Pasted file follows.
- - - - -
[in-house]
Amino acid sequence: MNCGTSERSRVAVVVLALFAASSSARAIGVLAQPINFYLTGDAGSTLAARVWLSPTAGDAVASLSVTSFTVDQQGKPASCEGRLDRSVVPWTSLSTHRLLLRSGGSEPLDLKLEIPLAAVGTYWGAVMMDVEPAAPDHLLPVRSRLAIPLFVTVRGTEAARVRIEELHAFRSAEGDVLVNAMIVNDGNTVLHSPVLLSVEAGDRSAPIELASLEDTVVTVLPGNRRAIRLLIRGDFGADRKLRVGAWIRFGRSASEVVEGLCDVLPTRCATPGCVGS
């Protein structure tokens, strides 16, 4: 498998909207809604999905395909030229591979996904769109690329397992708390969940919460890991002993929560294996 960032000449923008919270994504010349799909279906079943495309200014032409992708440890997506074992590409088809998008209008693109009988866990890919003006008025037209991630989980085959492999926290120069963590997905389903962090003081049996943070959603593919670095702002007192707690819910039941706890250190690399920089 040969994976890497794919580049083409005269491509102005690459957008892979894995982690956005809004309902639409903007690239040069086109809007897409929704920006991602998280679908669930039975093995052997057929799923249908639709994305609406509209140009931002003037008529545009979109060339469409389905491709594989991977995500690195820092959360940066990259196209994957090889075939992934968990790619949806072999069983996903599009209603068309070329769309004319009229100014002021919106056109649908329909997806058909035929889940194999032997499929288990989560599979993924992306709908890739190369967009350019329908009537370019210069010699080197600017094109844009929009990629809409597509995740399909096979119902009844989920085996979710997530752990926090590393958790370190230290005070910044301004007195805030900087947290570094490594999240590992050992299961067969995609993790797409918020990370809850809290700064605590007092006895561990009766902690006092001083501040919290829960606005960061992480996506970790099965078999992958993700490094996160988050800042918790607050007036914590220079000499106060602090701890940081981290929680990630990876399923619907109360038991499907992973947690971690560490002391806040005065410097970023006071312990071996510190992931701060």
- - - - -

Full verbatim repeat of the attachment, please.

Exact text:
[in-house]
Amino acid sequence: MNCGTSERSRVAVVVLALFAASSSARAIGVLAQPINFYLTGDAGSTLAARVWLSPTAGDAVASLSVTSFTVDQQGKPASCEGRLDRSVVPWTSLSTHRLLLRSGGSEPLDLKLEIPLAAVGTYWGAVMMDVEPAAPDHLLPVRSRLAIPLFVTVRGTEAARVRIEELHAFRSAEGDVLVNAMIVNDGNTVLHSPVLLSVEAGDRSAPIELASLEDTVVTVLPGNRRAIRLLIRGDFGADRKLRVGAWIRFGRSASEVVEGLCDVLPTRCATPGCVGS
């Protein structure tokens, strides 16, 4: 498998909207809604999905395909030229591979996904769109690329397992708390969940919460890991002993929560294996 960032000449923008919270994504010349799909279906079943495309200014032409992708440890997506074992590409088809998008209008693109009988866990890919003006008025037209991630989980085959492999926290120069963590997905389903962090003081049996943070959603593919670095702002007192707690819910039941706890250190690399920089 040969994976890497794919580049083409005269491509102005690459957008892979894995982690956005809004309902639409903007690239040069086109809007897409929704920006991602998280679908669930039975093995052997057929799923249908639709994305609406509209140009931002003037008529545009979109060339469409389905491709594989991977995500690195820092959360940066990259196209994957090889075939992934968990790619949806072999069983996903599009209603068309070329769309004319009229100014002021919106056109649908329909997806058909035929889940194999032997499929288990989560599979993924992306709908890739190369967009350019329908009537370019210069010699080197600017094109844009929009990629809409597509995740399909096979119902009844989920085996979710997530752990926090590393958790370190230290005070910044301004007195805030900087947290570094490594999240590992050992299961067969995609993790797409918020990370809850809290700064605590007092006895561990009766902690006092001083501040919290829960606005960061992480996506970790099965078999992958993700490094996160988050800042918790607050007036914590220079000499106060602090701890940081981290929680990630990876399923619907109360038991499907992973947690971690560490002391806040005065410097970023006071312990071996510190992931701060």